Help your kids ace their next spelling test with these simple ideas.

So this weekend saw my son bring home his 30th spelling test of the year – or it felt like that anyway. He’s a pretty good speller and generally learns them just by writing them out which is quite a common method. However, this doesn’t work for everyone, and if you’re concerned about your child’s spelling, then the solution may just be as simple as trying a different method.

Does spelling matter?

In my time as an English teacher, I have known a small minority of pupils who cannot spell, but whose writing is fantastic regardless of this. That said, in an exam setting (sorry to bring everything back to this), with a much bigger focus on accuracy, persistent spelling errors will significantly affect the overall grade.

As the picture below shows, sometimes replacing a tricky word with a simpler synonym can overcome the problem. Great idea…. Although if this is done more than a couple of times, the writing becomes overly simple creating the impression that the writer has a poor vocabulary.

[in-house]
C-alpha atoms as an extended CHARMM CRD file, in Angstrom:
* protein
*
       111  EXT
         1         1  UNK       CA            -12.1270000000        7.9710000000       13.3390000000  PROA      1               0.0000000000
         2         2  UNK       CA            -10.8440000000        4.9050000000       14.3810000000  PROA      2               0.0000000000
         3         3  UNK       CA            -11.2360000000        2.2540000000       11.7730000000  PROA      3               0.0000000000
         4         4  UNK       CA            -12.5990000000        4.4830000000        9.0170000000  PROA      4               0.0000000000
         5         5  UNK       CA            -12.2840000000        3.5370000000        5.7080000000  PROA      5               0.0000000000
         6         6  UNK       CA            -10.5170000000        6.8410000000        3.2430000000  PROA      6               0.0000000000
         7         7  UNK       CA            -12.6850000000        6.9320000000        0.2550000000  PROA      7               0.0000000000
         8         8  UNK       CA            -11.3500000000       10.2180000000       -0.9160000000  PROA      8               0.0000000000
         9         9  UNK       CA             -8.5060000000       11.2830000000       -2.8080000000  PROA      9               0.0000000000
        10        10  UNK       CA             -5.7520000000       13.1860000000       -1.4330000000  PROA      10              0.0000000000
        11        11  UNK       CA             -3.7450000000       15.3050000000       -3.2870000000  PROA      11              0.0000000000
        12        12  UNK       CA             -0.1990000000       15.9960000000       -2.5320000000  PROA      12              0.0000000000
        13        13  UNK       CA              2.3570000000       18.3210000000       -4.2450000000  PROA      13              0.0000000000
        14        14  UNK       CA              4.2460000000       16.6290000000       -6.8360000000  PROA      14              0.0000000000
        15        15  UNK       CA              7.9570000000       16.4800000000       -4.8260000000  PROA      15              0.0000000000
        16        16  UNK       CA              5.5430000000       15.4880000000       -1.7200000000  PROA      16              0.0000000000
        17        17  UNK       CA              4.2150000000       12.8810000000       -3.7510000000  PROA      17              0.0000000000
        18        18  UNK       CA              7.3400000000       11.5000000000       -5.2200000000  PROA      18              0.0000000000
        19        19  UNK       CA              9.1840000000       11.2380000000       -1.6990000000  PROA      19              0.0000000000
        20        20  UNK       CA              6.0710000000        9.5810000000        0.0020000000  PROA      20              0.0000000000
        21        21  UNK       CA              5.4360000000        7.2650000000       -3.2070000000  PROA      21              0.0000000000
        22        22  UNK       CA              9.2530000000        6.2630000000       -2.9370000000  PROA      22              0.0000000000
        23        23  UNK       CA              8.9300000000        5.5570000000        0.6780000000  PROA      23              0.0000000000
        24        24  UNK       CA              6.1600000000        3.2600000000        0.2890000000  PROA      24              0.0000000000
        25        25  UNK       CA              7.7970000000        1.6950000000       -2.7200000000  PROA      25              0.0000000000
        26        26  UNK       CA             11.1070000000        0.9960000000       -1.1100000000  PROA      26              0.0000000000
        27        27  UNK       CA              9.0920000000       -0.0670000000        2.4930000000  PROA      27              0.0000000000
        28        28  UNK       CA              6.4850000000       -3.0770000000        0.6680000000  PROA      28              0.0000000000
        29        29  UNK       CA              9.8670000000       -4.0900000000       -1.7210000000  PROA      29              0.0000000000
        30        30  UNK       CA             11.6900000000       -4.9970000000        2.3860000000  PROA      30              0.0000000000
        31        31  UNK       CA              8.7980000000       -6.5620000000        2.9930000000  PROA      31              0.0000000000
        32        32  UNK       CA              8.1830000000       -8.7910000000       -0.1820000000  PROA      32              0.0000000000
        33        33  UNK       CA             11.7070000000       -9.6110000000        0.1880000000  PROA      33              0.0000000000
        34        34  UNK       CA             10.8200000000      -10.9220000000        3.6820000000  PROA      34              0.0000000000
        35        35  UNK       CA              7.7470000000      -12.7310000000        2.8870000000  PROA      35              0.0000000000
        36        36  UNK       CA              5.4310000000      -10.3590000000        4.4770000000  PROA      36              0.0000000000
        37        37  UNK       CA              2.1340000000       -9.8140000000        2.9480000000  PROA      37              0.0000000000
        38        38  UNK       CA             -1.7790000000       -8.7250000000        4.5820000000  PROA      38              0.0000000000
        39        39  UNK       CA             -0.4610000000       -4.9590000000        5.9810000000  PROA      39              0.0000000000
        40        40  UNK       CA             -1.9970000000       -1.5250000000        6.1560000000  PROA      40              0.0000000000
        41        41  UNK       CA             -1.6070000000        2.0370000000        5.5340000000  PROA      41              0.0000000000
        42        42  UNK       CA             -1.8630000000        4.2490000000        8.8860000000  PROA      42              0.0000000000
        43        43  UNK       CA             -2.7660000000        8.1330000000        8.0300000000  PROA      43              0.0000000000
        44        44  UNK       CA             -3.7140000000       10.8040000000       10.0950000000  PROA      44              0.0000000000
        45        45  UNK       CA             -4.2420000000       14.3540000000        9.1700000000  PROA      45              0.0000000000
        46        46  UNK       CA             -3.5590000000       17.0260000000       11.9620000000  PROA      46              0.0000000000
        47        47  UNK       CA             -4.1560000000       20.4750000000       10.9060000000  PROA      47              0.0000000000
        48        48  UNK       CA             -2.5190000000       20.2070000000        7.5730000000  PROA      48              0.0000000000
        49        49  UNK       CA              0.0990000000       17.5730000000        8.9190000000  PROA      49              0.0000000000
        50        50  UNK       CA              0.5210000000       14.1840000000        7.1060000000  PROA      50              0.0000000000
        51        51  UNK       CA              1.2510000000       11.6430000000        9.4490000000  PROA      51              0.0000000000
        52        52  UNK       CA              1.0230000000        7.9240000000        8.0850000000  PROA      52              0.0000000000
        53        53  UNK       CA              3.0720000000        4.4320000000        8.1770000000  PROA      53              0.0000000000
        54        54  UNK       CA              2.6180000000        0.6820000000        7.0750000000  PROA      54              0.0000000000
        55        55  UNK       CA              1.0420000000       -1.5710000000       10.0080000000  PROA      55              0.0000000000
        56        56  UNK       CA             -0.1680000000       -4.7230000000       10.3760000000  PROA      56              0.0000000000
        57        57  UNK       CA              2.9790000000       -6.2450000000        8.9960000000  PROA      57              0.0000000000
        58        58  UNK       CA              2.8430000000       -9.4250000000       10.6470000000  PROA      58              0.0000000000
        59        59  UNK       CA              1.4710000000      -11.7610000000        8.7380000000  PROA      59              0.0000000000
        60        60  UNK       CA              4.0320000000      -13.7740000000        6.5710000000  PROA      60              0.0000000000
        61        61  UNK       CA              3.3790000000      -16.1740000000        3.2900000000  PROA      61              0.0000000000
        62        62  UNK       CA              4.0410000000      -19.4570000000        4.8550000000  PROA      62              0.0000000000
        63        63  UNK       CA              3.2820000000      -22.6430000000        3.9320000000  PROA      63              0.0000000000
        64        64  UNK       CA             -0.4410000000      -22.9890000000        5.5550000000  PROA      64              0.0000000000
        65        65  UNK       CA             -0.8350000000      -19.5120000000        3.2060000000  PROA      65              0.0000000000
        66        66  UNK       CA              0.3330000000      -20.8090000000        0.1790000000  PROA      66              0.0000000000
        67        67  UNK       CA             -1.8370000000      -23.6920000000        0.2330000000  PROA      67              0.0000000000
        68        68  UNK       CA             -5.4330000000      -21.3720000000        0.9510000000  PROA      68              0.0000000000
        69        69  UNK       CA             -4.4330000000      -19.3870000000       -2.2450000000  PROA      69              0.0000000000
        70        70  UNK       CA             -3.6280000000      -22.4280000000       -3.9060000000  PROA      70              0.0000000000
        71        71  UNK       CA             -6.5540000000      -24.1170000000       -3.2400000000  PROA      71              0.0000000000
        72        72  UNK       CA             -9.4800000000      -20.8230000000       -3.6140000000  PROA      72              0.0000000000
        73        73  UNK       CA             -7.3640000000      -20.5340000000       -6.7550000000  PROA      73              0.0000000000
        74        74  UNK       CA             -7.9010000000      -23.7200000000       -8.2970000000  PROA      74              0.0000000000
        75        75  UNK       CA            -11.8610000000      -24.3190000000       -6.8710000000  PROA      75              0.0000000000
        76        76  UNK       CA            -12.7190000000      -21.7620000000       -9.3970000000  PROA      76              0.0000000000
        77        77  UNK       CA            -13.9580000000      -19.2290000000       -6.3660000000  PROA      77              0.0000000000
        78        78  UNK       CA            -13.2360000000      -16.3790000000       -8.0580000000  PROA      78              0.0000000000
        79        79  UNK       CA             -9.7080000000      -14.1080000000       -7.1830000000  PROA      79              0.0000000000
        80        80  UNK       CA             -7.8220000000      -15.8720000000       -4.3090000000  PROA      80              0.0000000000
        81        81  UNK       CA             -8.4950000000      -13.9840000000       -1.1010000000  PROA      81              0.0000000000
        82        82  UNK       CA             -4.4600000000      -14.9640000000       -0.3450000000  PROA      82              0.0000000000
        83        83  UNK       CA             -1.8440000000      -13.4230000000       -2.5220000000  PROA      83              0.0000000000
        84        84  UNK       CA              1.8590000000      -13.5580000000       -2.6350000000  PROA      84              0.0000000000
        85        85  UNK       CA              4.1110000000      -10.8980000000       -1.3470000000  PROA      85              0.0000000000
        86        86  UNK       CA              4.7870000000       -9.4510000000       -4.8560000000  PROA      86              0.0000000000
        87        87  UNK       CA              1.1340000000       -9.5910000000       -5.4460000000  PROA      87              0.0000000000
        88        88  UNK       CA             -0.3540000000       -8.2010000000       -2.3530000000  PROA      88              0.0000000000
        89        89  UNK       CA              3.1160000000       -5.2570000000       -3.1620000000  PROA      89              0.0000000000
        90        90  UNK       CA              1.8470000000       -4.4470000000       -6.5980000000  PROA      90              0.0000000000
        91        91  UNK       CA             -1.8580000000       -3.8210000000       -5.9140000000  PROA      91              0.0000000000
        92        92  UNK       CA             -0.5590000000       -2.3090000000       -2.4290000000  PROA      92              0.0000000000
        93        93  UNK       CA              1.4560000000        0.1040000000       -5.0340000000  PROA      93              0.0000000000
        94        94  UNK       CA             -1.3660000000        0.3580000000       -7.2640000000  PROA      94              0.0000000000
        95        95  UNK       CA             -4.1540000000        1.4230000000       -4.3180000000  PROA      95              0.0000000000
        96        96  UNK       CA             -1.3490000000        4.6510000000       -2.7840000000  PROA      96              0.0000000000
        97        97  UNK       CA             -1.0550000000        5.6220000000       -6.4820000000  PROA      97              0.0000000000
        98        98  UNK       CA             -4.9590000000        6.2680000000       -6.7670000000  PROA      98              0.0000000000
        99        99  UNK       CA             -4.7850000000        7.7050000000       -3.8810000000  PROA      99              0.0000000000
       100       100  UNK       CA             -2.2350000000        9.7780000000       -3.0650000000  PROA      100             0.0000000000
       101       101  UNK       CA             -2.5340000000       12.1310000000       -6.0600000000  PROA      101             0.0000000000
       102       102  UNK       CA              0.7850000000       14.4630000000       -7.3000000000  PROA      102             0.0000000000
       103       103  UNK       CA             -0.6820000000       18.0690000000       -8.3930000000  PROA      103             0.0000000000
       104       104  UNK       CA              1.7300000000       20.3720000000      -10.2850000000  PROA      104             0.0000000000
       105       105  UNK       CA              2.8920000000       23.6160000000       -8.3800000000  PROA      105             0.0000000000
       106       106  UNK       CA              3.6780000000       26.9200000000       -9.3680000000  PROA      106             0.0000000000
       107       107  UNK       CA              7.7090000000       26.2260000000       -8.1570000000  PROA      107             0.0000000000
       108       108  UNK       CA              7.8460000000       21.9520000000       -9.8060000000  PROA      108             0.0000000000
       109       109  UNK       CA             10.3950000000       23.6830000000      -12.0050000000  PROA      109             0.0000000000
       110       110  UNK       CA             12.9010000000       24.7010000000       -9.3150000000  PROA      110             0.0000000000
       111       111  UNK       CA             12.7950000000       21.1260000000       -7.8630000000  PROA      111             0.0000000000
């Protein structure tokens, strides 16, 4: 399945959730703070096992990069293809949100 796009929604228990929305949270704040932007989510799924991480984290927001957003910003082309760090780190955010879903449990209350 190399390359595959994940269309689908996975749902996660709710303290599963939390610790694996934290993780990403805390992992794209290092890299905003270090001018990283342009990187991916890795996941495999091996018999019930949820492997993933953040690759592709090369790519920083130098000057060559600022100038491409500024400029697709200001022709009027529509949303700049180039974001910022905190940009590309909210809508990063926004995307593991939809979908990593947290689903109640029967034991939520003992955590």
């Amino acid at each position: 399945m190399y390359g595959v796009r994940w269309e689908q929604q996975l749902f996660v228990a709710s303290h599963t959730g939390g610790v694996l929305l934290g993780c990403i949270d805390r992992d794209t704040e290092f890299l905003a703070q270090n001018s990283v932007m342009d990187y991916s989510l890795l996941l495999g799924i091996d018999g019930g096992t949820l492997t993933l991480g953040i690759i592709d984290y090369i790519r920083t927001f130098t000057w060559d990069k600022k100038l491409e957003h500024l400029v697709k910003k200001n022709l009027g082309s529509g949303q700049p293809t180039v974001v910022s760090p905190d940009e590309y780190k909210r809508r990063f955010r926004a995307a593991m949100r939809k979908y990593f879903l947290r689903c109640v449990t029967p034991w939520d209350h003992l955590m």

It’s pretty obvious that spelling does matter.

What can you do?

As I have already mentioned, different methods work for different people. Try some of the following:

  1. Conventional method: write the word out correctly three times.
  2. The speaker: spell the word out loud 3 times. My son tried this method a few weeks ago and it really didn’t work for him, but I’ve known people who find this method very helpful, again proving  that different methods work for different people.
  3. The puzzler: this is my personal favourite because it helps the learner to comprehend the meaning of the word as well as the spelling itself (quite frankly, if you don’t know what it means, you’ll never need to spell it!). The method involves you preparing a puzzle, such as a crossword of the words to be learnt. This may sound horrifyingly time consuming,, but in actual fact there are various websites  which makes this very quick and simple. Perhaps a little more time on your part, but it’s definitely worth it.
  4. Make it! For this method you will need foam letters or magnetic fridge letters. Simply use the letters to spell the words rather than using a pen and paper – it’s that simple. A great one for kinaesthetic learners.
  5. Reading: again, this is not the case for everyone, but generally children who read tend to make fewer errors with spelling (and punctuation). This is simply because it exposes them to accurate writing which then transfers naturally to their own work (as is true with many other things).
  6. Mnemonics, acronyms and rhyme, e.g: rhythm: rhythm, helps, your, two, hips, move These can be great fun, but as a method is limited to a few specific words.

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Thanks for reading!